Watch the video voiced by doctoral candidate Joe Rawlinson, which describes the problem of marine biofouling, existing control options, and nature-inspired antifouling solutions.
On 20 June, around twenty biosecurity and technical diving specialists from around New Zealand attended a 1-day workshop in Manukau to discuss boat biofouling and the Level of Fouling (LOF) rank scale. The workshop addressed the range of approaches for vessel hull surveys in NZ and the design of operational and training resources for use of the LOF scale.
Watch Michelle's talk on experimental study of environmental DNA & RNA fate for biosecurity applications, presented at the first Australia & New Zealand eDNA webinar.
With the experienced science teacher onboard we are aiming to develop an engaging educational toolkit that brings eDNA technologies into the classroom, introducing students to the cutting edge molecular technologies and building up a strong sense of kaitiakitanga for their local environment.
In the last two years the Detect team worked towards integrating DNA (eDNA) tools into New Zealand schools’ curriculum. The scientists have actively engaged with a range of schools and year groups to showcase a variety of marine biosecurity concepts and detection tools, including eDNA technologies.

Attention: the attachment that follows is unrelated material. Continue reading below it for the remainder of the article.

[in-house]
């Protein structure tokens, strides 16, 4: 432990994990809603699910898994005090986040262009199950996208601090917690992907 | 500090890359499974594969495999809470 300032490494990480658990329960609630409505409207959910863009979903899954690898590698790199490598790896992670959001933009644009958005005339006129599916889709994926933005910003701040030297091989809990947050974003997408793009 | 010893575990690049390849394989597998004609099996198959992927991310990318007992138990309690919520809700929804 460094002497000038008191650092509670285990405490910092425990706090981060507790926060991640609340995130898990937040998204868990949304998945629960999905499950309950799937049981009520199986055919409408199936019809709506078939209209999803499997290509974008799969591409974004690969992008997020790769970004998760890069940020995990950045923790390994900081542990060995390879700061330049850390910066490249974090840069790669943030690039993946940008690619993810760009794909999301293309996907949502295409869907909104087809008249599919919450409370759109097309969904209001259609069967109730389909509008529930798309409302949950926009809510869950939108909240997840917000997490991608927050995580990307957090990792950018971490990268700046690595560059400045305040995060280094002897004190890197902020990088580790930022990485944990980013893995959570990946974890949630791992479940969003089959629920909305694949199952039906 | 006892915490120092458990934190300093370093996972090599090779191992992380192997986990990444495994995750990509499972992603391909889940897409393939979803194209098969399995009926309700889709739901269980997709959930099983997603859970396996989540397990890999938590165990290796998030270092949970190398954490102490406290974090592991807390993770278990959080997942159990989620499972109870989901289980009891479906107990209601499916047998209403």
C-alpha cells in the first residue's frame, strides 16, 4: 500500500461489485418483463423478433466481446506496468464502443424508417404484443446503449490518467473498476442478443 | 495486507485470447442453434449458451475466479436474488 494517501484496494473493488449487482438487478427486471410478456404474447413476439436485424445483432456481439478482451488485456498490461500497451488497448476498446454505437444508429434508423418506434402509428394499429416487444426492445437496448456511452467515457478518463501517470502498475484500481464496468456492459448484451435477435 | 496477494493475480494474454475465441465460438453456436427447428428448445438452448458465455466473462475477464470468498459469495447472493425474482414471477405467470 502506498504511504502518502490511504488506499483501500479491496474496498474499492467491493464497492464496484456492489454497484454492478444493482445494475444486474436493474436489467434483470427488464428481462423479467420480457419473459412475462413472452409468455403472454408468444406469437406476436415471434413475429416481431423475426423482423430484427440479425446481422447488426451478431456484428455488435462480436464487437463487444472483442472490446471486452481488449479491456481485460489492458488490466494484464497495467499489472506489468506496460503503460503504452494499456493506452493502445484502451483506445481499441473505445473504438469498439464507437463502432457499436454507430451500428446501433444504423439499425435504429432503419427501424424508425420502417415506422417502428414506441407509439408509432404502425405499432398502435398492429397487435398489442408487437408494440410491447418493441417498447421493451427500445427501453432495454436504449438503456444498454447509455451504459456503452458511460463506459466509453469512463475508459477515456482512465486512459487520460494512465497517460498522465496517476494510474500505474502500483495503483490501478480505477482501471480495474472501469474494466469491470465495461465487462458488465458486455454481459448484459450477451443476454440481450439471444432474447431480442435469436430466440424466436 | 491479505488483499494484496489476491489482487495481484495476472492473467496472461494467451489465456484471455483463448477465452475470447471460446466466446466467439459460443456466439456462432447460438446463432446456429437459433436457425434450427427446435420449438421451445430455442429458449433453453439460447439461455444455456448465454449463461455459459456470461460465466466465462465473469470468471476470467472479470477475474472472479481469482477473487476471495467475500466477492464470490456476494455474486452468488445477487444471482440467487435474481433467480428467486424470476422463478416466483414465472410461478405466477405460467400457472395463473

Researchers from the MANAGE AND RESPOND and ECONOMICS AND DECISION SUPPORT teams have joined forces to work towards an understanding of the factors that encourage or discourage hull cleaning behavior of the recreational boat owners in New Zealand.
In 2021, the DETECT team had a big year on the water participating in two research expeditions, in two very distant and ecologically different areas of Aotearoa: Northland and Fiordland. These expeditions allowed us to collect valuable data on distribution of the high-profile non-indigenous species while testing our optimized molecular surveillance tools and protocols.
Our 12-14 day expedition will collect microplastics and biosecurity data in the Hauraki Gulf & Islands areas and Whangarei, whilst exploring the wider marine environment of coastal Greater Auckland and Northland. This interdisciplinary oceanic research expedition aims to inspire and engage the public and educate people about the importance of working collaboratively to preserve a healthy ocean.
An open-access peer-reviewed publication aimed to facilitate dialogue and innovation within this sector by reviewing current approaches for sample collection, post-sampling capture and concentration of eDNA, preservation, and extraction, all through a biosecurity monitoring lens.
To get a glimpse of citizens’ attitudes towards biosecurity in the marine environment and marine pest detection activities, the programme team run a focus group in collaboration with partner schools in Nelson.